Teaching an autonomous car to drive with a set of instructions and millions of lines of code will only get it so far. Eventually we will have to remove the stabilisers and let them begin learning for themselves through artificial intelligence and deep learning.
This is where self-driving cars learn the ways of the road and how humans interact with each other from behind the wheel, but without giving the computer a series of pre-written demands and rules to stick to. This will also see autonomous systems move beyond their current state, where a lack of visual guidance from road markings causes problems, and onto the next stage.
A company heavily involved with this is Nvidia. Better known as a computer graphics card manufacturer, Nvidia has an autonomous vehicle division which works with over 80 manufacturers and has successfully taught a car to drive itself with deep learning technology.
Instead of following written instructions, the car learned by analysing footage taken from a front-facing camera which was synced with the angle of the steering wheel. It wasn't just taught how to drive; it was taught how to learn to drive.
Danny Shapiro, senior director of Nvidia's automotive division, explained to IBTimes UK: "We're using deep learning to help a car understand and recognise specific objects. An end-to-end deep learning system where we taught the car to learn just by driving. We didn't have to train it. This is a huge breakthrough and has got the attention of a lot of folks."
Shapiro admits the system "isn't ready for prime time just yet" but a concept has been proven that "through very minimal amounts of training, the car was able to understand its environment."
Such training will go a long way to overcoming the issues autonomous cars currently face. Although it is undeniably impressive, Tesla's self-driving Autopilot feature relies heavily on lane markings painted on the road and, as a backup, the vehicle in front. Without these, the car hands control back to the driver with just a second's warning.
"If you get a car which has been trained on lane markings," Shapiro continues, "and it gets to a piece of new road where there aren't any markings, the system would fail. So instead we trained it on a whole range of different roads and weather conditions and the result is it didn't rely on any one piece of critical information...that's just the start of a whole new way of approaching autonomous driving."
Where artificial intelligence is critical, is when every potential outcome cannot be written into the autonomous vehicle's code. For obscure situations the computer must think for itself and draw of previous experiences to make the right decision.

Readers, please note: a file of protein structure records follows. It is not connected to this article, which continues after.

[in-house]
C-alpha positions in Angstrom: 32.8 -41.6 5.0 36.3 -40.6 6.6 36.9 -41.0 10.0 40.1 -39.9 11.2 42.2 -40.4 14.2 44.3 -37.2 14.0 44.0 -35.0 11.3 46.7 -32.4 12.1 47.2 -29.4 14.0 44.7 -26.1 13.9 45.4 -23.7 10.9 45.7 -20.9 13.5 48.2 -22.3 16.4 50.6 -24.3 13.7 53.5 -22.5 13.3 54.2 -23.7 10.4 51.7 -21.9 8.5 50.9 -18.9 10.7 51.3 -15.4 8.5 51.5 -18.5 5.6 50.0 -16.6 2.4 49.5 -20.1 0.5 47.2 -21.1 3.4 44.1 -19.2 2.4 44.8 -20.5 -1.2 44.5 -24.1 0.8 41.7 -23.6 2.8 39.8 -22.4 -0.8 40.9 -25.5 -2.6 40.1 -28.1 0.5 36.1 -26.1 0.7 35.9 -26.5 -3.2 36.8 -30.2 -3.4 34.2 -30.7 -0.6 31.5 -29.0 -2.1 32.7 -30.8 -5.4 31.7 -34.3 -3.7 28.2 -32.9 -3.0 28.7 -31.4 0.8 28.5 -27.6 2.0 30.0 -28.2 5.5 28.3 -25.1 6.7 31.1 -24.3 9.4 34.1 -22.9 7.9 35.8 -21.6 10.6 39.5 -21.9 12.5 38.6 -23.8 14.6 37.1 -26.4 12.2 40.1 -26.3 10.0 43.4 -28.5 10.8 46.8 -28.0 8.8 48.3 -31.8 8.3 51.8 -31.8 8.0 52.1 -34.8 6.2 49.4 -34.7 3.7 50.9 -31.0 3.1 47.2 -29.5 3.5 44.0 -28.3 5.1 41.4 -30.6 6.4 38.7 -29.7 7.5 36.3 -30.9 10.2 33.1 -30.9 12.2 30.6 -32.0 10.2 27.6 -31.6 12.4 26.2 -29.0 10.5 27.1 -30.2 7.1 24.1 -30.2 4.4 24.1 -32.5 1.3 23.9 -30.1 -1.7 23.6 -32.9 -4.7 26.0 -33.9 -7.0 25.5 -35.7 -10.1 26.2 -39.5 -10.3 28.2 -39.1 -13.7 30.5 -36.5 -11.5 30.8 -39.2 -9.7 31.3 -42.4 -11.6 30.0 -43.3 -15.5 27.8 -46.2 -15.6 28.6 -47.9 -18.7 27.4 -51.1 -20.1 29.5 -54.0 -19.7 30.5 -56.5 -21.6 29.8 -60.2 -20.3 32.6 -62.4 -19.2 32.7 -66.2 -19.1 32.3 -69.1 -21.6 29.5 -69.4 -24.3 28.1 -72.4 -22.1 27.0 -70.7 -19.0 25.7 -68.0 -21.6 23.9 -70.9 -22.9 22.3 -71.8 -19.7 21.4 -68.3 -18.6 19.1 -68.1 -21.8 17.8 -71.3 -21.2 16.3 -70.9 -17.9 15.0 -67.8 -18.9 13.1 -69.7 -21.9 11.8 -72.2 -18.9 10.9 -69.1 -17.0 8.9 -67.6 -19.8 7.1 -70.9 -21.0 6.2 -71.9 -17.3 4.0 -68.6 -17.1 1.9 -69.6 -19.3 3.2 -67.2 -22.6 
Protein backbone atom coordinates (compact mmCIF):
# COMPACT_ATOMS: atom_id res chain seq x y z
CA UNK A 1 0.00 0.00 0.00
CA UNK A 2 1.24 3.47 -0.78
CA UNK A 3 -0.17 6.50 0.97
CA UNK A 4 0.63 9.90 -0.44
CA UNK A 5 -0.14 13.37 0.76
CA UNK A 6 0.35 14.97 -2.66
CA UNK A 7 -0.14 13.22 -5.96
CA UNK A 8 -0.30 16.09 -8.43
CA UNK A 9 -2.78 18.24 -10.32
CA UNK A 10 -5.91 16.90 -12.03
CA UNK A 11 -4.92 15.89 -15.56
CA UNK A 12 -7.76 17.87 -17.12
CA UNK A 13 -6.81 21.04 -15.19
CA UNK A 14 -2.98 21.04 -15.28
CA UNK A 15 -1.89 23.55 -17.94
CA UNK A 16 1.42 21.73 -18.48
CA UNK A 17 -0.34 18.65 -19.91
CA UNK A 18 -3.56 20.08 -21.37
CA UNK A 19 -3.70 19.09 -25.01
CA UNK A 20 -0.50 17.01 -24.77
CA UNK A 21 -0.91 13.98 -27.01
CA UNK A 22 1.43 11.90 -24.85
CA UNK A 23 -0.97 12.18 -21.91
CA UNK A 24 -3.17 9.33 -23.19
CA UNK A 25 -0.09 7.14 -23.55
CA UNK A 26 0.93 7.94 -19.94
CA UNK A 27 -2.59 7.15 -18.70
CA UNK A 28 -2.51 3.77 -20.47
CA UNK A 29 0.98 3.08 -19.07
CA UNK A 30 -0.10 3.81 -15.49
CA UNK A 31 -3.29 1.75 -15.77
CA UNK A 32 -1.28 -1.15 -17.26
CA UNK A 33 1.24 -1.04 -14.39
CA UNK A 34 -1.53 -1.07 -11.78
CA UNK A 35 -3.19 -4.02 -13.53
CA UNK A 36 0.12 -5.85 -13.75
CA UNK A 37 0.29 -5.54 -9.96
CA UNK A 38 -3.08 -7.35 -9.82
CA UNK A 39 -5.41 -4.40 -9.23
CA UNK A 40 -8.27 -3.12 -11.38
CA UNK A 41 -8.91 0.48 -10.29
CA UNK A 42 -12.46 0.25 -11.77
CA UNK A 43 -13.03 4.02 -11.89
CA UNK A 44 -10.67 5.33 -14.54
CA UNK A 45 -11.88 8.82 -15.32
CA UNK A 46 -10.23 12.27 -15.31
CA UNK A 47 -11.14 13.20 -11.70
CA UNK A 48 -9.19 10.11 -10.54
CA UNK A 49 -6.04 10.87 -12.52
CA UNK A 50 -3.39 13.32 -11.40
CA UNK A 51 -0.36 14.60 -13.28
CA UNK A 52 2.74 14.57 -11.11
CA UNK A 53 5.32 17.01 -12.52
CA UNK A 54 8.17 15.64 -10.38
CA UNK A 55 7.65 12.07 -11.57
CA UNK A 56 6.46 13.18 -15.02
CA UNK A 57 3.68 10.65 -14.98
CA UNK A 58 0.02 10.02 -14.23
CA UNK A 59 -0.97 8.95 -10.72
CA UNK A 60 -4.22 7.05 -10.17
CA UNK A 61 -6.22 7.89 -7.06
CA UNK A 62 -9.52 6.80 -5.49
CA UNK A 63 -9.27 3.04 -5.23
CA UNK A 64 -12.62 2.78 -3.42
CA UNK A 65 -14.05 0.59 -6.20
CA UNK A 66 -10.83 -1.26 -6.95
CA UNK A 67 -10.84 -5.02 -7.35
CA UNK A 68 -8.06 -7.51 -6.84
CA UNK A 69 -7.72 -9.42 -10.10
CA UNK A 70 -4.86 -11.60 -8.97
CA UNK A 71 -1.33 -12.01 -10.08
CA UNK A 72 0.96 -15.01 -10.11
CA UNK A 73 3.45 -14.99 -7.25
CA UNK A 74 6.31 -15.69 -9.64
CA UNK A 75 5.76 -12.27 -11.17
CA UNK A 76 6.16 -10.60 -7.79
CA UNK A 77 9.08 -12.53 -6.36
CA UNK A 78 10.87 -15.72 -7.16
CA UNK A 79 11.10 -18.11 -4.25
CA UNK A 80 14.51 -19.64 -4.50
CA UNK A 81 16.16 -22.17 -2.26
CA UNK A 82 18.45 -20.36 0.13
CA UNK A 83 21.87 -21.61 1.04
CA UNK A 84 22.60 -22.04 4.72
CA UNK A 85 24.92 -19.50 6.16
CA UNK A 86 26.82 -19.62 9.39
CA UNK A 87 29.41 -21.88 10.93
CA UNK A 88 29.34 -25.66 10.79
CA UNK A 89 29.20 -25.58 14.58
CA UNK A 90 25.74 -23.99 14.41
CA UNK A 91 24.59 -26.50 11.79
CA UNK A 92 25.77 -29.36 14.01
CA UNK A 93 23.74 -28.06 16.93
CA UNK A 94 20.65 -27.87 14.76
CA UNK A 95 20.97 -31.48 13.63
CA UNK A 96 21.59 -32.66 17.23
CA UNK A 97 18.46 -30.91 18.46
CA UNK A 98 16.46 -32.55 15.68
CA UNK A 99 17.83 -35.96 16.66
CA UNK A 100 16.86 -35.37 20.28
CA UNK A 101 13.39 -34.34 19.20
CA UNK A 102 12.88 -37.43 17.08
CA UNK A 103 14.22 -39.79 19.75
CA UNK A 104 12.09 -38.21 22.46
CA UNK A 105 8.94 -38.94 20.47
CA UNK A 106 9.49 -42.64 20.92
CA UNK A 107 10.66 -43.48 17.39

While the technology is already proving itself, there is a significant hurdle in place when it comes to convincing the general public that autonomous cars are safe. But safety isn't necessarily synonymous with accuracy and efficiency because, as Shapiro points out: "A computer driven car can be extremely precise but no human is going to feel comfortable in that if it's changing lanes and leaving centimeters as a margin for error, even though the cars knows exactly where the other vehicle is...nobody in or around that car will feel safe."
But the car can't be too soft in its approach to other road users. If everyone knows an autonomous car will always give way and always seek safety over making progress, it will likely become the target of aggressive drivers and pranksters who know that pulling out in front of it, or walking in its path, will result in it stopping and giving way every time.
Again, this is where deep learning can help produce autonomous cars which drives like humans, but make far fewer mistakes and can't be tired, drunk or distracted.
Finally, Shapiro addressed The Trolley Problem, which when applied to autonomous cars means a no-win situation where it either continues on course and kills five people in the road, or actively makes the decision to swerve, killing one on the pavement. Some believe this situation will require software to be written telling the car to kill.
That may happen, but Shapiro wants us to see the bigger picture after a self-driving car has an accident. "The expectation is that these cars will be 100% perfect or foolproof. But I think eventually there's going to be a bad outcome and it'll get a lot of publicity. But as a society we'll have to say we have eliminated tens of thousands of fatalities worldwide, are we going to tolerate a couple of incidents which were really unavoidable?
"What's more significant is that we're going to be reducing those dilemmas at an astounding rate."